- PIDs now have a type - either
**linear**or**circular**. A linear pid is how you might imagine, with the PID attempting to reach the setpoint assuming the input value is on an infinite number line. The circular pid assumes the setpoint is an angle on a circle (so between 0 and 360) and internally manages the discontinuity where 359 is close to 0. These types of PID are useful for managing navigation and continuously rotating servos. - Setpoint and Input - rather than the user calculating the difference between the desired outcome (setpoint) and the current outcome (input) to provide the PID with the different (error), the PID now takes both values separately and manages the error internally. This allows for smoother operation, especially when the setpoint changes quickly.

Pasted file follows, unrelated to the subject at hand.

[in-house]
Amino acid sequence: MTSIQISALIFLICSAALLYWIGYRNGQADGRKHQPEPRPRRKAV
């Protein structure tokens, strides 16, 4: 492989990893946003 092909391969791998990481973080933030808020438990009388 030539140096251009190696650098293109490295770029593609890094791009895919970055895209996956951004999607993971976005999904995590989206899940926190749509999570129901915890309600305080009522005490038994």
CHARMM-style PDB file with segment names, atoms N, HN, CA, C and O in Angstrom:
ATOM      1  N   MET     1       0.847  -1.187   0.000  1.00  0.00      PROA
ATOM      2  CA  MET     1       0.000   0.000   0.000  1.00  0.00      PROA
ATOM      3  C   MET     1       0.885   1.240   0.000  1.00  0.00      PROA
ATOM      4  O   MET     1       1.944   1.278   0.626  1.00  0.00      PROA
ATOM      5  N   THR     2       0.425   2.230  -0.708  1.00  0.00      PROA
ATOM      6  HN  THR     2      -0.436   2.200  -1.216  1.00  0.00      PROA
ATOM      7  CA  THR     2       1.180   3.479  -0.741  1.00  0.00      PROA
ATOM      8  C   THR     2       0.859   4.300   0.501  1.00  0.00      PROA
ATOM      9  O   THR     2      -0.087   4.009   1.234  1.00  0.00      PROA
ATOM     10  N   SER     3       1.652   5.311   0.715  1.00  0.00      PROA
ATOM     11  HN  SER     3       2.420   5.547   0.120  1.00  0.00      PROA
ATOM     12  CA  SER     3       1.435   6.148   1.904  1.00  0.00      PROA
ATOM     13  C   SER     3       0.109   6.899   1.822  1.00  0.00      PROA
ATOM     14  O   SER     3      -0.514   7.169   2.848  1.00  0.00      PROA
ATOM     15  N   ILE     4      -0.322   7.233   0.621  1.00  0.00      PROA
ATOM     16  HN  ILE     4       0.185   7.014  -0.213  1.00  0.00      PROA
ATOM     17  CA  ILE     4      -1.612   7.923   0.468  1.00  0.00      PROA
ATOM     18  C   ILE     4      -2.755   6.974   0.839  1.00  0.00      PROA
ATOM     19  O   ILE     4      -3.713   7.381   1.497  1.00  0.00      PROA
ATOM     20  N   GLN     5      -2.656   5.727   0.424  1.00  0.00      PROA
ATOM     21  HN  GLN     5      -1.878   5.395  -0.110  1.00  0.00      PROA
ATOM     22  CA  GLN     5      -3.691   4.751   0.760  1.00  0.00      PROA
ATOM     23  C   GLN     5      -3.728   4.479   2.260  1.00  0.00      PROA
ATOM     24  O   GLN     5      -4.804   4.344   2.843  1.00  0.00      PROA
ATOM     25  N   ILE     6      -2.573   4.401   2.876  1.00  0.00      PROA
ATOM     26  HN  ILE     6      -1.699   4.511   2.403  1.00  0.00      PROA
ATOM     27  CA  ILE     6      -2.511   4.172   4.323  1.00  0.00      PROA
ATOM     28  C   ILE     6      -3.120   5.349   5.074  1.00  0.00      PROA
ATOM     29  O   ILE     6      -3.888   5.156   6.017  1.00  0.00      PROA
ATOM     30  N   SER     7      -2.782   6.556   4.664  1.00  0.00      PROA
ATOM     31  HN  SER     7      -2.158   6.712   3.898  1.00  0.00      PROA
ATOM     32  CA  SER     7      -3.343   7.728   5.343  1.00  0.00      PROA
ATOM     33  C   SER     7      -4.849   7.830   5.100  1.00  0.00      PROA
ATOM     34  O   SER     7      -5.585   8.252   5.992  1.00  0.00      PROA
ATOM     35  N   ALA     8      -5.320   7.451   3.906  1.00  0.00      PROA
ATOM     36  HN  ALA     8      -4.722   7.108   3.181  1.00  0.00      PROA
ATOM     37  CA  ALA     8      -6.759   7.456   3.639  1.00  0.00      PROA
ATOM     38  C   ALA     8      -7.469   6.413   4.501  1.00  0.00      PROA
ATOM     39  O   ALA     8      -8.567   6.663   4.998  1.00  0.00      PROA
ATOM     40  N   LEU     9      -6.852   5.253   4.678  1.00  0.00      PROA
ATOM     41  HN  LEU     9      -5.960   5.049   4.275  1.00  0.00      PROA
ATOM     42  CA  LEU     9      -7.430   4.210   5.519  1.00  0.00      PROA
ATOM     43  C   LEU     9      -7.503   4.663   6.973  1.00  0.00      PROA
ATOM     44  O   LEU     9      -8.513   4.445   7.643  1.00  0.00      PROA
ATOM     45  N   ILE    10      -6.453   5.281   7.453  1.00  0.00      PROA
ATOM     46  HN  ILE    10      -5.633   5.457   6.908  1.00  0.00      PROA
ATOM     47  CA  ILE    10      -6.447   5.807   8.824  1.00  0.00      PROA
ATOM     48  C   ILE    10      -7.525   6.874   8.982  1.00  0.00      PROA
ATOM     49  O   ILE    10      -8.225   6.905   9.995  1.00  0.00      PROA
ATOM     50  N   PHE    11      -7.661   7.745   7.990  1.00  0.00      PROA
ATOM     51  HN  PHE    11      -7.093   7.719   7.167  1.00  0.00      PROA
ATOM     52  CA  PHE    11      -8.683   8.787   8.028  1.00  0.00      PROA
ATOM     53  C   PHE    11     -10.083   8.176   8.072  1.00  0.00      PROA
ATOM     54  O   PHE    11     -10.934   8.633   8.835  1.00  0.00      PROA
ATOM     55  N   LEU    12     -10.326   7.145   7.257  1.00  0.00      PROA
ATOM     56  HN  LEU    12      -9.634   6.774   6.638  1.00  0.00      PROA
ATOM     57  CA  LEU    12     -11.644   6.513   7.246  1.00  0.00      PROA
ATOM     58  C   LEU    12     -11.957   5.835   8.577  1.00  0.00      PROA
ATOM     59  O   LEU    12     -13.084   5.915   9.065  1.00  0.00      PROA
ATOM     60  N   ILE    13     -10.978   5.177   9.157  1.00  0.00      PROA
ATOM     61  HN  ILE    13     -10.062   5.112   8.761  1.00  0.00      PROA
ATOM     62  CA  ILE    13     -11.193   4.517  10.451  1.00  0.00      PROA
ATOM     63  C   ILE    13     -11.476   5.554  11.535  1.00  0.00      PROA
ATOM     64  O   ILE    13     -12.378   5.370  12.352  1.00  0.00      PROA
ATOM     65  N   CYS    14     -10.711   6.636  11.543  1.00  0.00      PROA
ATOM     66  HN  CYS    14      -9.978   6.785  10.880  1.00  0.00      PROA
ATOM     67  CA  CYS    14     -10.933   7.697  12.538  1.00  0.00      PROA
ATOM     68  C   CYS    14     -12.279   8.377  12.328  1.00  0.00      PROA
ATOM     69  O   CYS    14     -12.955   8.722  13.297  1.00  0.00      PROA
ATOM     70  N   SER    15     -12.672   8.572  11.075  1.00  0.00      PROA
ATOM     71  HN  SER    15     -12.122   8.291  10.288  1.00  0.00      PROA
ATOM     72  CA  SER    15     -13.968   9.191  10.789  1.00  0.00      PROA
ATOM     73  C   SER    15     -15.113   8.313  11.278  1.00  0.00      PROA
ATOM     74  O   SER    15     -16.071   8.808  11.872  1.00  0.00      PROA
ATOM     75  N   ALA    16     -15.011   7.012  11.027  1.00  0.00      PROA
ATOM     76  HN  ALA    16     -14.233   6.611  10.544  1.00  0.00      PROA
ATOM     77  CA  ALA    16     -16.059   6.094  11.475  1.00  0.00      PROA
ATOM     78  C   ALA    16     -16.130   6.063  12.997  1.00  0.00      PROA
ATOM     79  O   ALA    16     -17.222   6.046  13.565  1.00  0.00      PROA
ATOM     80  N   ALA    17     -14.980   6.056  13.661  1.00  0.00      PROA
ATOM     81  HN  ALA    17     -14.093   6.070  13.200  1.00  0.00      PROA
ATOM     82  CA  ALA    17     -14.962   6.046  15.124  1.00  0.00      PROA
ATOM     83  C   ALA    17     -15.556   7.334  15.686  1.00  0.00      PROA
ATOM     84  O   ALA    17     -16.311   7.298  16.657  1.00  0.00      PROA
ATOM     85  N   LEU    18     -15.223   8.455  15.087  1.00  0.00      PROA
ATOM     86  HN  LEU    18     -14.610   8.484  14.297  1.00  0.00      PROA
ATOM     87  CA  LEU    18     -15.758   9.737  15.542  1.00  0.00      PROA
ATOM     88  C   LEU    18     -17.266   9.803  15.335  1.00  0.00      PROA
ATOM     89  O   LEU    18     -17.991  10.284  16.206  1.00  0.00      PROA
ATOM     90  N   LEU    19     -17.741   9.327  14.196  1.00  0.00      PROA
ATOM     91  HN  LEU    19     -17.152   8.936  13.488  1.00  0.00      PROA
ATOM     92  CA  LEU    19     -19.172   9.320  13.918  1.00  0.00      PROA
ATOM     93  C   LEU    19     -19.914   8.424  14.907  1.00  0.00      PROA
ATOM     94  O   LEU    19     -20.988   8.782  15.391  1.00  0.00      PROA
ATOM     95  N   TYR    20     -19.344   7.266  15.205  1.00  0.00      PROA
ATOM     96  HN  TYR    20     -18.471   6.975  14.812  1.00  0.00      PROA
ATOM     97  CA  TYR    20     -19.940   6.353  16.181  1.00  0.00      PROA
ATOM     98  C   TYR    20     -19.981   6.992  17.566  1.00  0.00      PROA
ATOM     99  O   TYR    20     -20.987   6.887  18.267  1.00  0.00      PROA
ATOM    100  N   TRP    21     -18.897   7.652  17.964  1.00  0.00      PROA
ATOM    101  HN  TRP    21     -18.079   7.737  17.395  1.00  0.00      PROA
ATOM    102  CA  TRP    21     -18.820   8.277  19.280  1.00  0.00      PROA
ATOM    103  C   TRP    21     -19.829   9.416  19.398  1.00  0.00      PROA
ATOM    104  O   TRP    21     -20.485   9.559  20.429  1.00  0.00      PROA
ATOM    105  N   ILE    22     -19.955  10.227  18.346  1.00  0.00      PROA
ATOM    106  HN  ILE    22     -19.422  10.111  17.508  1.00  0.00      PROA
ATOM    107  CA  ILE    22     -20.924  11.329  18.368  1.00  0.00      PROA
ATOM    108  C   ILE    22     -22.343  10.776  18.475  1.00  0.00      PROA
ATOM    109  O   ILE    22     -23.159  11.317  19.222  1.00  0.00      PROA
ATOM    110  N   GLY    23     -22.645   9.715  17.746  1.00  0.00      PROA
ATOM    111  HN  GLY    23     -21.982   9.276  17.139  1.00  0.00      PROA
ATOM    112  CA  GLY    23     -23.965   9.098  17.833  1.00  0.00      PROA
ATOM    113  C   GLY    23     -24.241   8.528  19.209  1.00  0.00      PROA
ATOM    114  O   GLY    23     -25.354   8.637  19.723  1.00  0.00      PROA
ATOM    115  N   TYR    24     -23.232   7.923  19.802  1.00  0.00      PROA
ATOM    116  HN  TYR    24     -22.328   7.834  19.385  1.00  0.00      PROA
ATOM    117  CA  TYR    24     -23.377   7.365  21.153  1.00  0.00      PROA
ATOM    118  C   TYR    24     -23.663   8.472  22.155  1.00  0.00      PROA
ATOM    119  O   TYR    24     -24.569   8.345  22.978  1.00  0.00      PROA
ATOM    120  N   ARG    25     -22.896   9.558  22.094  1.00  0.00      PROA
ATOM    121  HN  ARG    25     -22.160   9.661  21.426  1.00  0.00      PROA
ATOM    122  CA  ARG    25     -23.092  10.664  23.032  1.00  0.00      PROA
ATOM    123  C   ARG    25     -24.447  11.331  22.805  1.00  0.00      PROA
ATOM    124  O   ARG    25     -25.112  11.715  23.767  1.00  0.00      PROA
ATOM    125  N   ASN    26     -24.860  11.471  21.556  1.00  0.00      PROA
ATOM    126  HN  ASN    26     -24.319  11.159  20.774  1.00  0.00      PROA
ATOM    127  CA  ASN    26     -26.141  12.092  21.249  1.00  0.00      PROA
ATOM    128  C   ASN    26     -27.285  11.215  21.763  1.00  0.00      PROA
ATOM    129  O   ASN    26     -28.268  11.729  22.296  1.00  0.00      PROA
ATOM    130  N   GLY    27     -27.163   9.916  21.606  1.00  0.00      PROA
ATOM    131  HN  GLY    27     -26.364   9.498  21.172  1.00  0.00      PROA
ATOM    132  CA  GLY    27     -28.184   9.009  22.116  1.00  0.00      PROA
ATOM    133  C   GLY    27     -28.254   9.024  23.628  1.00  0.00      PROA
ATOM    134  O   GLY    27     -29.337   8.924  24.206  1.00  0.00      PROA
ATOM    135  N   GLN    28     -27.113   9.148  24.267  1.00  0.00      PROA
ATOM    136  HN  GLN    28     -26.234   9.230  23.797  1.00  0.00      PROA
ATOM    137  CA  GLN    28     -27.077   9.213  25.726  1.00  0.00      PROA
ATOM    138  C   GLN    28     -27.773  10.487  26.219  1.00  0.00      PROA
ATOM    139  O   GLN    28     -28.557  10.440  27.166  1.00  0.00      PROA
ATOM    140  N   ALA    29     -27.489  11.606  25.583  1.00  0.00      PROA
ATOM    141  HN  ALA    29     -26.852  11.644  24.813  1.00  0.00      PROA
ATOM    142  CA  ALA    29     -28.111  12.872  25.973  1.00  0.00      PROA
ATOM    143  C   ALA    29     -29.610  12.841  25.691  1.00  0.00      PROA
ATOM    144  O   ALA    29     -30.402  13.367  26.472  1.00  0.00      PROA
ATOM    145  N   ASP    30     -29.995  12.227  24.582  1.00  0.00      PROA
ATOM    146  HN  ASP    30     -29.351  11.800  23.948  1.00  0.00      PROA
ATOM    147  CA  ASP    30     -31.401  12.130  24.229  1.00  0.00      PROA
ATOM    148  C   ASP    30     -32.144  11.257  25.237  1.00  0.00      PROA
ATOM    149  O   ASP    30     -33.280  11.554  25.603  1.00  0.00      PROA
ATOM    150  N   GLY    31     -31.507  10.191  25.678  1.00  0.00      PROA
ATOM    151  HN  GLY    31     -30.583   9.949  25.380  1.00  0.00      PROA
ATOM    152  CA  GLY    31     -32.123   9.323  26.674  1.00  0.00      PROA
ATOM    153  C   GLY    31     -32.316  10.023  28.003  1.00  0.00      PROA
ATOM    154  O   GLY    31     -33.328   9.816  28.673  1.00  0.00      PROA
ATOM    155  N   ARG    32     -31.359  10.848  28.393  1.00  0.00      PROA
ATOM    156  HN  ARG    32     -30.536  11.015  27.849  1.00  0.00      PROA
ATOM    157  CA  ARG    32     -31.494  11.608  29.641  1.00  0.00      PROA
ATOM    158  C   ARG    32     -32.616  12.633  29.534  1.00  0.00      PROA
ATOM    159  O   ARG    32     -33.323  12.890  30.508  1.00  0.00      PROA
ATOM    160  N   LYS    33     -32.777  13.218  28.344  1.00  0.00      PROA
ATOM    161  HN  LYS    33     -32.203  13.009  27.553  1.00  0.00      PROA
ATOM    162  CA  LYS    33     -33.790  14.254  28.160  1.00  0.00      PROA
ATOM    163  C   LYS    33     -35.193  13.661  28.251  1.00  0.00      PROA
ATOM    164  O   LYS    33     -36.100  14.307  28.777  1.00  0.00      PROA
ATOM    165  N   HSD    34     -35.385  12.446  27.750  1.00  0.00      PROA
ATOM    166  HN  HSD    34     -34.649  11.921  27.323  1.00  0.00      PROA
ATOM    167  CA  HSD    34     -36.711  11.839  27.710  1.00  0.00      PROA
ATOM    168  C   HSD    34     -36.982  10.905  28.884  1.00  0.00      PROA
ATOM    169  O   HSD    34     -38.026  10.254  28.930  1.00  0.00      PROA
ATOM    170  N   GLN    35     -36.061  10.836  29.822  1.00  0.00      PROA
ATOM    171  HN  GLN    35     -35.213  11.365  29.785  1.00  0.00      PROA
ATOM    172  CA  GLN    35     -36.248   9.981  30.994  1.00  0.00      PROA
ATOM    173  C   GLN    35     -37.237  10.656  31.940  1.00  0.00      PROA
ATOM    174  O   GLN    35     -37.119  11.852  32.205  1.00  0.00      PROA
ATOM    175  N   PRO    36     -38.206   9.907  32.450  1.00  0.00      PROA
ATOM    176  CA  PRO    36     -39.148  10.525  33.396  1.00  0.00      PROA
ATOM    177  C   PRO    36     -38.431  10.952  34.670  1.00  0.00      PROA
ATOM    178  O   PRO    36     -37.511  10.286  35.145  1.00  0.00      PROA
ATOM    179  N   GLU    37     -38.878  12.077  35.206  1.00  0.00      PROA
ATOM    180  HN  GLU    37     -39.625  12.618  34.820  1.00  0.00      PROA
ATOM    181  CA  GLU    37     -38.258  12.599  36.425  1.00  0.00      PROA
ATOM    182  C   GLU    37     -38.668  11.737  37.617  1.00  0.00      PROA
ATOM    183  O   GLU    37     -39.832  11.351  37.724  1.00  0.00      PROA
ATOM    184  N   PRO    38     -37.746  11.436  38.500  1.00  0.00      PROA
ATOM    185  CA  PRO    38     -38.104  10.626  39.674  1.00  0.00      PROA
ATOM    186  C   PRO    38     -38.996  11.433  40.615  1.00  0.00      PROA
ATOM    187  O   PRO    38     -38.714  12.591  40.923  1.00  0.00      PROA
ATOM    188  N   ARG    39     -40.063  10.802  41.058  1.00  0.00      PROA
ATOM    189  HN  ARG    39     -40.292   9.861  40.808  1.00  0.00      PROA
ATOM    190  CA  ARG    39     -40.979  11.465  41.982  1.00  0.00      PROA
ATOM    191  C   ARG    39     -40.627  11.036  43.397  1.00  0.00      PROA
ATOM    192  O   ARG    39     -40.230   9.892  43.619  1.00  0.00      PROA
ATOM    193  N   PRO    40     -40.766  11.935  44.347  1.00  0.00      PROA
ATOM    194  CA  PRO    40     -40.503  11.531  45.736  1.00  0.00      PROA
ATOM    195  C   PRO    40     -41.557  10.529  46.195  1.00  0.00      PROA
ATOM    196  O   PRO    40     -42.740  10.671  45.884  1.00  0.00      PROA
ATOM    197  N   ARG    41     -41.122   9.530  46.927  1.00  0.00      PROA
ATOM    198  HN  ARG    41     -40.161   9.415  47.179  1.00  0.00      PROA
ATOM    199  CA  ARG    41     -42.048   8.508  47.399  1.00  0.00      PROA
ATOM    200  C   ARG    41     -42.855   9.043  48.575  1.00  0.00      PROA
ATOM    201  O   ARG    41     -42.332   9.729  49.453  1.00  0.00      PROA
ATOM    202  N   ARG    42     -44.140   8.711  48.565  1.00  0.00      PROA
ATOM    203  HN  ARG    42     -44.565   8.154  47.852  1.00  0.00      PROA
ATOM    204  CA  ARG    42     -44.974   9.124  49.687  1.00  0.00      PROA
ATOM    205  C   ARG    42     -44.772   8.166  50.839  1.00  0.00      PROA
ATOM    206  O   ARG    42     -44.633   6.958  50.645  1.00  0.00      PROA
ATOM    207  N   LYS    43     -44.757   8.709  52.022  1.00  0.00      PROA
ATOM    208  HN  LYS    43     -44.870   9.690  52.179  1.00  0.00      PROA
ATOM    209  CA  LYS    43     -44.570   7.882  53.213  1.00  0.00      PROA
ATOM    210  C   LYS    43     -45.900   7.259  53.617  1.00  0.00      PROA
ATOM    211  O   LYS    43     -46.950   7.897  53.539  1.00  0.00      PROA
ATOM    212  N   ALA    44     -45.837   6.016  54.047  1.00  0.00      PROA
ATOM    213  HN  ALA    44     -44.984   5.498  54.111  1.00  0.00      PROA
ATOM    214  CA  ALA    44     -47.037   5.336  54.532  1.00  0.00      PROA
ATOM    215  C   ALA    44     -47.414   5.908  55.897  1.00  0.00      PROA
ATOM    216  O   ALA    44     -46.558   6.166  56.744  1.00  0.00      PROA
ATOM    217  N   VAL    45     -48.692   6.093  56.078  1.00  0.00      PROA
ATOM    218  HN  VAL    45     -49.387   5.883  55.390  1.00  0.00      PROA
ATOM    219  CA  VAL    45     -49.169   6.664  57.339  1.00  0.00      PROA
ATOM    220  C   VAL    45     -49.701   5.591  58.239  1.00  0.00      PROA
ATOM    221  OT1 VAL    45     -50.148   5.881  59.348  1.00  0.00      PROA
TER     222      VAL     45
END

- Time-based - The
**I**and**D**values effect the PID output based on time. The original PID assumed it was being called periodically while the new PID handles being called more sporadically.

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